Even without the Trump factor, Privacy Shield's survival seems far from certain. Isabelle Falque-Pierrotin, the head of the Article 29 Working Party of European data protection authorities, stressed that she wanted to see "metrics to make sure mass surveillance is not present" when the first annual review rolls around. Only then, she said, can the EU side "see whether these points of concern have been addressed."
Nemitz, who played a pivotal role in the Privacy Shield negotiations, added that the "burden of coming up with these metrics is on the U.S. government, because only they know what they do."
"[The Department of] Commerce, the State Department and the Office of the Director of National Intelligence have choices to make in terms of demonstrating that this is not just a piece of paper, it's not fragile and cannot just be brushed away," Nemitz warned. "In these times now, it is very important to show all this has stability and will continue to be taken seriously in its application."
Nemitz also said U.S. companies could also help ensure Privacy Shield's longevity by "working with European DPAs" to resolve EU citizens' potential complaints — not just using the U.S. arbitration mechanisms that are the other option described in the deal. "The Commission encourages actors to choose the DPA dispute settlement because it is more consistent with the overall purpose … which is to instil trust," he said. "U.S. companies can signal that they take the commitment on working with European DPAs very seriously."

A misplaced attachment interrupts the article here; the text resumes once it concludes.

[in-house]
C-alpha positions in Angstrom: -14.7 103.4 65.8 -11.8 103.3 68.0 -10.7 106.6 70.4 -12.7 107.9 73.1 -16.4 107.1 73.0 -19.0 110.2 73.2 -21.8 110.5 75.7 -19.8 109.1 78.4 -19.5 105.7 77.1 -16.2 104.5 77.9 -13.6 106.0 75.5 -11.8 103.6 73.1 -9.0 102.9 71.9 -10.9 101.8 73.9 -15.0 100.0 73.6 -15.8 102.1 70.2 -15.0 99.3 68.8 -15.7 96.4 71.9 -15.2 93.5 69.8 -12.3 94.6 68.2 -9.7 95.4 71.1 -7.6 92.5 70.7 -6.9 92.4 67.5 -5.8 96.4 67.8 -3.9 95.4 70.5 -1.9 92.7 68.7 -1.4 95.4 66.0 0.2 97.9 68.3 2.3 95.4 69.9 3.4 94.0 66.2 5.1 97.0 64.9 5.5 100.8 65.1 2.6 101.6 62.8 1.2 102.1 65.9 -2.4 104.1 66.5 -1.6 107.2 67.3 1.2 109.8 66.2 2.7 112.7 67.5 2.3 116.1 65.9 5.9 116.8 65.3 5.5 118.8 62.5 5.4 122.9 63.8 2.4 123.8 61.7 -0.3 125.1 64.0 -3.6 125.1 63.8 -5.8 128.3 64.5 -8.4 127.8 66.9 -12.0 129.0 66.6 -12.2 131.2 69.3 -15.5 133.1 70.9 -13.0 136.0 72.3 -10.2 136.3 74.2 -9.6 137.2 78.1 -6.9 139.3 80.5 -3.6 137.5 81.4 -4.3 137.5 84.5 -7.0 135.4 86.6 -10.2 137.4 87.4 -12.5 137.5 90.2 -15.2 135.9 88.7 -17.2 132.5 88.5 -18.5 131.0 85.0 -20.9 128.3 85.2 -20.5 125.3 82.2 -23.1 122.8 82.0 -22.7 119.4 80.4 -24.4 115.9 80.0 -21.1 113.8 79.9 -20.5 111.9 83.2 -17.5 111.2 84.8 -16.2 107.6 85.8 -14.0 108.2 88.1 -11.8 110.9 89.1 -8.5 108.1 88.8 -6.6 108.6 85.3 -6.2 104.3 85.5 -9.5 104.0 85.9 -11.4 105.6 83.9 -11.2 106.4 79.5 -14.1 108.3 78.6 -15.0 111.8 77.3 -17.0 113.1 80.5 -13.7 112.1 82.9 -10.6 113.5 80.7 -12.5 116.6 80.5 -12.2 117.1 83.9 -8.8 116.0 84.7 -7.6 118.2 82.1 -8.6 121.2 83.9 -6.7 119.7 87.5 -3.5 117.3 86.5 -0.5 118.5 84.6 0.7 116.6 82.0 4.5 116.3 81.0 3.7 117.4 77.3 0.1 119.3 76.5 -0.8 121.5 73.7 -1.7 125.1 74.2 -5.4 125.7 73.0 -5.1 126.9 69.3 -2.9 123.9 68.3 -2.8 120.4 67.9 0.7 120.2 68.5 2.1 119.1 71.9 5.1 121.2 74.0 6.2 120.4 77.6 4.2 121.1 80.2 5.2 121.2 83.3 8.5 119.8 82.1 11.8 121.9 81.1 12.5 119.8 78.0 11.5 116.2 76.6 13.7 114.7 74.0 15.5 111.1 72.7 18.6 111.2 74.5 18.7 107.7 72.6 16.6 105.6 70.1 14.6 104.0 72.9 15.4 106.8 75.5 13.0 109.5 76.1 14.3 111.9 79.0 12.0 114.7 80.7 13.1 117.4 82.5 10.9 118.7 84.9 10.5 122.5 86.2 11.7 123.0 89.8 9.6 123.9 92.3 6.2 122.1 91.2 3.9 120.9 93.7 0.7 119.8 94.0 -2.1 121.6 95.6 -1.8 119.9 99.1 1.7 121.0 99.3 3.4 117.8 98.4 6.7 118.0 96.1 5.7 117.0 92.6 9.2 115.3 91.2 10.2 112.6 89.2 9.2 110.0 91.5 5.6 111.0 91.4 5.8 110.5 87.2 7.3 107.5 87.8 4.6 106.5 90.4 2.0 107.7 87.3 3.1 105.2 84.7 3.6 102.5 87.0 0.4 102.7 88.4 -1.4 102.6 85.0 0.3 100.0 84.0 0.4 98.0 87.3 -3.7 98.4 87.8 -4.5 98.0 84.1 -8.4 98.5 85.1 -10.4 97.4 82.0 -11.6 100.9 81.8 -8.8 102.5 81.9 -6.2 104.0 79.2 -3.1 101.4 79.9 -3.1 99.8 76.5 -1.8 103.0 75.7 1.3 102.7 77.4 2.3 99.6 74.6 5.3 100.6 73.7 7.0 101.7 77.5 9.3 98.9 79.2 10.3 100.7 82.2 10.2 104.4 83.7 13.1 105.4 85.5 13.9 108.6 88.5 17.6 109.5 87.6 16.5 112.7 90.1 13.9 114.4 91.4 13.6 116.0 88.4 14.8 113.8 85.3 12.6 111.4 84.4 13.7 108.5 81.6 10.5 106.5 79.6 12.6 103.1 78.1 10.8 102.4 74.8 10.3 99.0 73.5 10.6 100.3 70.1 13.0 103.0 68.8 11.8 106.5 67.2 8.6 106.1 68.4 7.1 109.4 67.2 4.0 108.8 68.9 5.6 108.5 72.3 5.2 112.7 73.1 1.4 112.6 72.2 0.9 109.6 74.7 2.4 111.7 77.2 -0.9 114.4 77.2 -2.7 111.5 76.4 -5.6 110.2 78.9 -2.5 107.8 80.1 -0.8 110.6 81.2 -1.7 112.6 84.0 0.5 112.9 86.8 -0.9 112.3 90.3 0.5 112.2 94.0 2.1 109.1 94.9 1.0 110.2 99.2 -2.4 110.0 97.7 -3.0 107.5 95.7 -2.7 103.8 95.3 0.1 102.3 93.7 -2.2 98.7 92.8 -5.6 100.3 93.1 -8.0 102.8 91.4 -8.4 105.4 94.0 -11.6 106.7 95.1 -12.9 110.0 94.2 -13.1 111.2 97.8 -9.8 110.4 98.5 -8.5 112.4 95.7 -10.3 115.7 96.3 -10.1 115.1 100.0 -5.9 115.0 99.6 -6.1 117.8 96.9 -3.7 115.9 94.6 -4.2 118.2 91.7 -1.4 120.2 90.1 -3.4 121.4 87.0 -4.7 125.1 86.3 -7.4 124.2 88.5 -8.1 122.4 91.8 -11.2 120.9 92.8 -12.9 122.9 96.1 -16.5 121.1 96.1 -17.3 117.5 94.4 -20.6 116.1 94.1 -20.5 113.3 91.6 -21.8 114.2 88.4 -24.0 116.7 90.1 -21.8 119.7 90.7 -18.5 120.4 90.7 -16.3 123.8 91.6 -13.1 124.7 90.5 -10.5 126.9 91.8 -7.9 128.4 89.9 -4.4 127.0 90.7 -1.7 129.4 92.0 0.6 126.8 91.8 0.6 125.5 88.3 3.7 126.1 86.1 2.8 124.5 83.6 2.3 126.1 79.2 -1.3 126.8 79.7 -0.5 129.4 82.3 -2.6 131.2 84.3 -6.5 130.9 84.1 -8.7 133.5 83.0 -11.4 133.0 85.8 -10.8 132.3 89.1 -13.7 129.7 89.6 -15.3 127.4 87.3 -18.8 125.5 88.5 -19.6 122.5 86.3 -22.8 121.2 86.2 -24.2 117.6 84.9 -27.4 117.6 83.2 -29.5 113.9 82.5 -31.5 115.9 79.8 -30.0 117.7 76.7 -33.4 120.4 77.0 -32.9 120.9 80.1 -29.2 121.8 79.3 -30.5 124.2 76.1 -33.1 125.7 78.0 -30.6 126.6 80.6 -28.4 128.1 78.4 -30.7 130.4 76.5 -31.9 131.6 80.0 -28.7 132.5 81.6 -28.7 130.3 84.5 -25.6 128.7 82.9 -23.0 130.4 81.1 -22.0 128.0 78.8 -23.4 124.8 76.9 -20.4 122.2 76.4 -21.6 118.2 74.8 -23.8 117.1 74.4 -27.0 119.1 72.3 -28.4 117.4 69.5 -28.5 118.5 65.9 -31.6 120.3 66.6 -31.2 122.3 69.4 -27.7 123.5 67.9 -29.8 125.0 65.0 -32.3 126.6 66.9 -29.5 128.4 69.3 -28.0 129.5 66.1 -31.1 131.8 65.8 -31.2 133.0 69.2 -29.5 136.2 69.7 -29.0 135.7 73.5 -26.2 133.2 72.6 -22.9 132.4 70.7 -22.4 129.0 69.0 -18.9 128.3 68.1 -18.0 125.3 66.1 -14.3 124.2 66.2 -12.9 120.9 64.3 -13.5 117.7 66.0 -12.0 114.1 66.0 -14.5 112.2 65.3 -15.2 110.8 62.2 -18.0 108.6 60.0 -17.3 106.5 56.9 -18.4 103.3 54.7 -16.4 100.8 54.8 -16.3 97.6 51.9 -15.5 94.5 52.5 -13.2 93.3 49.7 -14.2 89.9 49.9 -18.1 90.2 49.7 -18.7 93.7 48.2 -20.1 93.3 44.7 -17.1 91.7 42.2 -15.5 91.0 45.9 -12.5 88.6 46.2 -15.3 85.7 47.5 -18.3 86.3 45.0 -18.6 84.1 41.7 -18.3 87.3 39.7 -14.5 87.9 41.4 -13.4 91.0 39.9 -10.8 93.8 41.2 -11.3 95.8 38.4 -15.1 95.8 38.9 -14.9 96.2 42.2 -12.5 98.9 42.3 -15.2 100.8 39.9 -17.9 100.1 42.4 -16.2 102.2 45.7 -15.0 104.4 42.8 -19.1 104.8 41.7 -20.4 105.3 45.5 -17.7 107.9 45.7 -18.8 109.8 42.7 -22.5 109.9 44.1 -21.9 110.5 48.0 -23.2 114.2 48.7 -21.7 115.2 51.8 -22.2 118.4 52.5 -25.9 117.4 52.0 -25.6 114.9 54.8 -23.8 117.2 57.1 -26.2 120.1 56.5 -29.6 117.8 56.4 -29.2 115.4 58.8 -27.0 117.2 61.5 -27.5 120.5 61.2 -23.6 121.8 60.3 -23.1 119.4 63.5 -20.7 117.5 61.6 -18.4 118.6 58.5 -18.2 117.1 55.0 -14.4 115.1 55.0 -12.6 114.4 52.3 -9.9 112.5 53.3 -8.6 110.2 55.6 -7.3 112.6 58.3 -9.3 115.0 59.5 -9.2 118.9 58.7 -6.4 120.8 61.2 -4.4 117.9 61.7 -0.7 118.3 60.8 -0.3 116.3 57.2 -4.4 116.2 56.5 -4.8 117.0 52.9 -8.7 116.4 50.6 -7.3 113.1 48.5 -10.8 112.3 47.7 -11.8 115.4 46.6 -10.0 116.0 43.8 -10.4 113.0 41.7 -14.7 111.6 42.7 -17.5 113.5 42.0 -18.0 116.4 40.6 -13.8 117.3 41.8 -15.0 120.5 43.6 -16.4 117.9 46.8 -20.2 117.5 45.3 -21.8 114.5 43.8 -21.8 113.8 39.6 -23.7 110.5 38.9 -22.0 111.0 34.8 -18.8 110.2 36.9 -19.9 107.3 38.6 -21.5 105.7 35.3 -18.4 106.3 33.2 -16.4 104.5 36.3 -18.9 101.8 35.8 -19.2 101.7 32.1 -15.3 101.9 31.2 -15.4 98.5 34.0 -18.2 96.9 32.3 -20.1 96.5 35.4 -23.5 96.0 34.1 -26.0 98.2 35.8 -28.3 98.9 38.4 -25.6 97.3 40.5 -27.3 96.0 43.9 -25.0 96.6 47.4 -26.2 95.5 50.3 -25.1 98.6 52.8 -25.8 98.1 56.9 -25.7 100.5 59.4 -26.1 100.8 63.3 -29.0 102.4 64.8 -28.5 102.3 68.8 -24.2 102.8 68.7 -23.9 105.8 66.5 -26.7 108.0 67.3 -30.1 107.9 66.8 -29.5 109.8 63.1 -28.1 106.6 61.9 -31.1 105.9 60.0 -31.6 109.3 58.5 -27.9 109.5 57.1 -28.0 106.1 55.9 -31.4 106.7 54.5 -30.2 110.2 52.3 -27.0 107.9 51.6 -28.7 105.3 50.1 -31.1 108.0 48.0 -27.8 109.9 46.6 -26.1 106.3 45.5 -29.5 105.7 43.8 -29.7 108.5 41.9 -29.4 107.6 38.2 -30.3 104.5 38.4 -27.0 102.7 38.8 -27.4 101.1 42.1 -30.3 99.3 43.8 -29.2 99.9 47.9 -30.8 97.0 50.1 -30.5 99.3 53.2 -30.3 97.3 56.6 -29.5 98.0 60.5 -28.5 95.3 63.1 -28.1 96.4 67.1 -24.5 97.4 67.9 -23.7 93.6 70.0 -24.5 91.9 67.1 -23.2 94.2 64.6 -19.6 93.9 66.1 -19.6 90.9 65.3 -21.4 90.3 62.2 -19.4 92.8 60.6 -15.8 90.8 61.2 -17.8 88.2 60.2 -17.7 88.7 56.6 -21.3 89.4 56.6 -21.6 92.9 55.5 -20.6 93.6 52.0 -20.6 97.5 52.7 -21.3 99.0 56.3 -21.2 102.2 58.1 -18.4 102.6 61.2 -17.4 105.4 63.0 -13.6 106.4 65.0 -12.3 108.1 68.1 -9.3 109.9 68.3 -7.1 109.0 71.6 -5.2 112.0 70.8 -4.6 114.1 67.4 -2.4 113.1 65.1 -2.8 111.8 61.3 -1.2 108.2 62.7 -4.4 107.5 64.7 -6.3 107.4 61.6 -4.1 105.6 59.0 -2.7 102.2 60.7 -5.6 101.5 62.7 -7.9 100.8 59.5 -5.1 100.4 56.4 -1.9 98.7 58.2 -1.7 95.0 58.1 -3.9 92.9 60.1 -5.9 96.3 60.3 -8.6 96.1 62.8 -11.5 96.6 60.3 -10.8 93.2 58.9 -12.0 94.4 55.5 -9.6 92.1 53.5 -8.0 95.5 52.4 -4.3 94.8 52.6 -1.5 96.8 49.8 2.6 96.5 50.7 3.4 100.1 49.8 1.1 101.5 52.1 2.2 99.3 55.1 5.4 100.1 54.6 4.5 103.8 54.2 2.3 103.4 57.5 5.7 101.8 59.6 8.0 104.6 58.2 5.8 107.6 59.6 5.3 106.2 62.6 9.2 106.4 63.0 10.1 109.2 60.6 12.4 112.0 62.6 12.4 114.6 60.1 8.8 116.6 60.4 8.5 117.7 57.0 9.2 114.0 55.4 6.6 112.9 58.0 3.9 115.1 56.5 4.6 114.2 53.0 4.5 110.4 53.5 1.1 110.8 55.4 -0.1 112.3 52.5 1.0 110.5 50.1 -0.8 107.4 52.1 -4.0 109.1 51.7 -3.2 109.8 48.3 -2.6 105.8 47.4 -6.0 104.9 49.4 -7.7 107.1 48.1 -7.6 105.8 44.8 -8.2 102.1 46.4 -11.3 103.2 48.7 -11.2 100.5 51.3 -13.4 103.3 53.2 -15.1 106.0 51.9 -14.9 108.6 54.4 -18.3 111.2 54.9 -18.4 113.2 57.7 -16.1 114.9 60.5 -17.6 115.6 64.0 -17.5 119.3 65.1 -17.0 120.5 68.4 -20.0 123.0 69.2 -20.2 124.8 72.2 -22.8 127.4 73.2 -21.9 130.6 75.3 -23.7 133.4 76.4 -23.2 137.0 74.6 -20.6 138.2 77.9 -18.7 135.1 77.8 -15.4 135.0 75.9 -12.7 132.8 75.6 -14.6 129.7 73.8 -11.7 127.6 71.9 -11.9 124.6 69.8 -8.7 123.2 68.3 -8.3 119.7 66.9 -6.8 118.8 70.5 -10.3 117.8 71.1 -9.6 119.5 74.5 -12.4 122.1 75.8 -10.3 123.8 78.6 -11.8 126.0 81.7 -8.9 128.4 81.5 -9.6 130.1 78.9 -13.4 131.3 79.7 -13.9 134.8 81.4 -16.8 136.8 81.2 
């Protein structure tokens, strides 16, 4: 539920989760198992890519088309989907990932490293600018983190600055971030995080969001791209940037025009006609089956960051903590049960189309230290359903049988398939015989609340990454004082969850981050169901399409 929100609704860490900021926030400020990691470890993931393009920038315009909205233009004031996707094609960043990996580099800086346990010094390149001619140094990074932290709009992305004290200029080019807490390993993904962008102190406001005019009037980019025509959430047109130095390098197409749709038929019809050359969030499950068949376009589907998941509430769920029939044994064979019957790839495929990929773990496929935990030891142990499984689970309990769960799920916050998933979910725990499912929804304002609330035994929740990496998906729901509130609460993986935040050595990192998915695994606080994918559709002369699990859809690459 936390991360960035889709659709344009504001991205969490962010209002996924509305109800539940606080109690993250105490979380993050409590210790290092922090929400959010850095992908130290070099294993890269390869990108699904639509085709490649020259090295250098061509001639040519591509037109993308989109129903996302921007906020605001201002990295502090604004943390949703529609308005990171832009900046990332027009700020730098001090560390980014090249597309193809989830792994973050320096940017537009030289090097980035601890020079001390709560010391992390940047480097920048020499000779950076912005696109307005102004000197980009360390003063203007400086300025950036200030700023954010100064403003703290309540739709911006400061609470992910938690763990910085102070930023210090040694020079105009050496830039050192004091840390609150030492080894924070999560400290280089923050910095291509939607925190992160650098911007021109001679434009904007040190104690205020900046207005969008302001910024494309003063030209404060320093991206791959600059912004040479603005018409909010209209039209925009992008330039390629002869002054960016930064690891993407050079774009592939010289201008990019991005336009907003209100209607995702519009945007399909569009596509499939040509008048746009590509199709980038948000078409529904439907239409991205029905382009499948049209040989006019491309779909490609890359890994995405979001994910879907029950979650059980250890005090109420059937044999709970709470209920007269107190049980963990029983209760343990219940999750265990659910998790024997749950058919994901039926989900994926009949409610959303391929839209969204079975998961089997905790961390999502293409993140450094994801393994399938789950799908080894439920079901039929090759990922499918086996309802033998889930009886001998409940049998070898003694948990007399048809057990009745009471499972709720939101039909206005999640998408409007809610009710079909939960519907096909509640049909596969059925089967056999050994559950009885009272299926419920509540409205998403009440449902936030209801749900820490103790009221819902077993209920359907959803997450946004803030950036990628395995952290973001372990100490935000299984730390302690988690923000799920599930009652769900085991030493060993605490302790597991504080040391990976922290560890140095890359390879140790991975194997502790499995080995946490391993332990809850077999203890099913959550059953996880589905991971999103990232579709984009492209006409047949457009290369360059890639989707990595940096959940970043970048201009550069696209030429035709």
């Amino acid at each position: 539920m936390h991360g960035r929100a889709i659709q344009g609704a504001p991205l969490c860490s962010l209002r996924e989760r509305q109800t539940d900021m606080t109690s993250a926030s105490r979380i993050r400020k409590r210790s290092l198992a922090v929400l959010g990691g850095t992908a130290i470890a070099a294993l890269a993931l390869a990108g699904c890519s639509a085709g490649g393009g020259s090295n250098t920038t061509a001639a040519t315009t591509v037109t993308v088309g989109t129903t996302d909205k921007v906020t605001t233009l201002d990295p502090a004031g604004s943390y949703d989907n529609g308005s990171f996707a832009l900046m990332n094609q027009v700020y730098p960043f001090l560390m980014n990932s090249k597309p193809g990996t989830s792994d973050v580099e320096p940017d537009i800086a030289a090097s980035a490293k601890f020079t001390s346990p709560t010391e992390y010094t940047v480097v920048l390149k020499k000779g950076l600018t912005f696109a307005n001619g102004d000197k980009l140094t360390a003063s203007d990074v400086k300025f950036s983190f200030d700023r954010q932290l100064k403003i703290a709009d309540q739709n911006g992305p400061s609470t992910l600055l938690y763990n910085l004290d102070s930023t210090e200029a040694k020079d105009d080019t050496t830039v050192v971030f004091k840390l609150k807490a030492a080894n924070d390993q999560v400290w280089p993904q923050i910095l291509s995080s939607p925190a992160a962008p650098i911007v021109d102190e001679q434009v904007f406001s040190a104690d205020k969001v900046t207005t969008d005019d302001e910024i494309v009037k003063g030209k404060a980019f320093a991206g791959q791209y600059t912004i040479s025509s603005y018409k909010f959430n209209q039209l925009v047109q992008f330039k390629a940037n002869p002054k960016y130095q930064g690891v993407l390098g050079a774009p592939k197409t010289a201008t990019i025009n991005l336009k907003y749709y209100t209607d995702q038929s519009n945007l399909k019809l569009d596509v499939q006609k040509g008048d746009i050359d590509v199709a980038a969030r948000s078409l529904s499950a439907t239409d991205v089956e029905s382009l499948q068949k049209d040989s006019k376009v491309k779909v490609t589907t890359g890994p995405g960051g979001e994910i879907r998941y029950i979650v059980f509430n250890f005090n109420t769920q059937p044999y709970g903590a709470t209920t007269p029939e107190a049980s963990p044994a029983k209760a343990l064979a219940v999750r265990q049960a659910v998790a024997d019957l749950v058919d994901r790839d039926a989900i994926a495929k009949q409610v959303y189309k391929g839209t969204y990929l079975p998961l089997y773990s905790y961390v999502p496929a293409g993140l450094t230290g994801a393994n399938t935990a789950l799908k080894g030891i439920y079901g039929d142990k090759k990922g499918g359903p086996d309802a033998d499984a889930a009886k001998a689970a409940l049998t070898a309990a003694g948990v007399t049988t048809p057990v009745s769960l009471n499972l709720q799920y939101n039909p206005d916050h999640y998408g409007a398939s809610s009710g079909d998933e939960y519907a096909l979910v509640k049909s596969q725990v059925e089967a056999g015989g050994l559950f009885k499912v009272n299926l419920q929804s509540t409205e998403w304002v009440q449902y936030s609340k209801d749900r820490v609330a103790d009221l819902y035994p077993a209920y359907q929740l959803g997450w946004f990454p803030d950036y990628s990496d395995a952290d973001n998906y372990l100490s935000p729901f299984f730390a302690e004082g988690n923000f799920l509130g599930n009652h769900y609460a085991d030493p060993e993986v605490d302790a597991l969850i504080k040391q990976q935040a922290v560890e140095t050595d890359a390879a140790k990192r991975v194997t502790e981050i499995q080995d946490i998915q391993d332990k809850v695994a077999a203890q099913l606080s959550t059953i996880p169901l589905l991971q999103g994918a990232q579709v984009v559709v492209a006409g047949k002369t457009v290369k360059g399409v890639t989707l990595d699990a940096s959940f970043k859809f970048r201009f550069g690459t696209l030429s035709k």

Brill, who sat on the other side of the table from Nemitz during the negotiations and is these days the co-head of Hogan Lovells' privacy and cybersecurity practice, expressed frustration with Nemitz on this point. "It's a headscratcher to me why, since Privacy Shield allows you to do both, anyone should say choose one or the other for the purposes of the annual review," she said. "It should certainly not be part of the metrics."
On the issue of the Digital Rights Ireland challenge, Nemitz praised the fact that the rights group was able to challenge Privacy Shield.
"There we have to live with the fact, which is good, that we live in the rule of law, and that in our legal system normal people, civil society, can bring such important [questions] to the court and they do not face problems of admissibility as they have in the U.S.," he said. "Our highest courts show they do understand the challenges of our times. It goes to the core of what freedoms mean in the digital age in which we are living. I have great confidence that our judiciaries will do the right thing."
A court challenge. An annual review. A Trump presidency. Can Privacy Shield survive all three?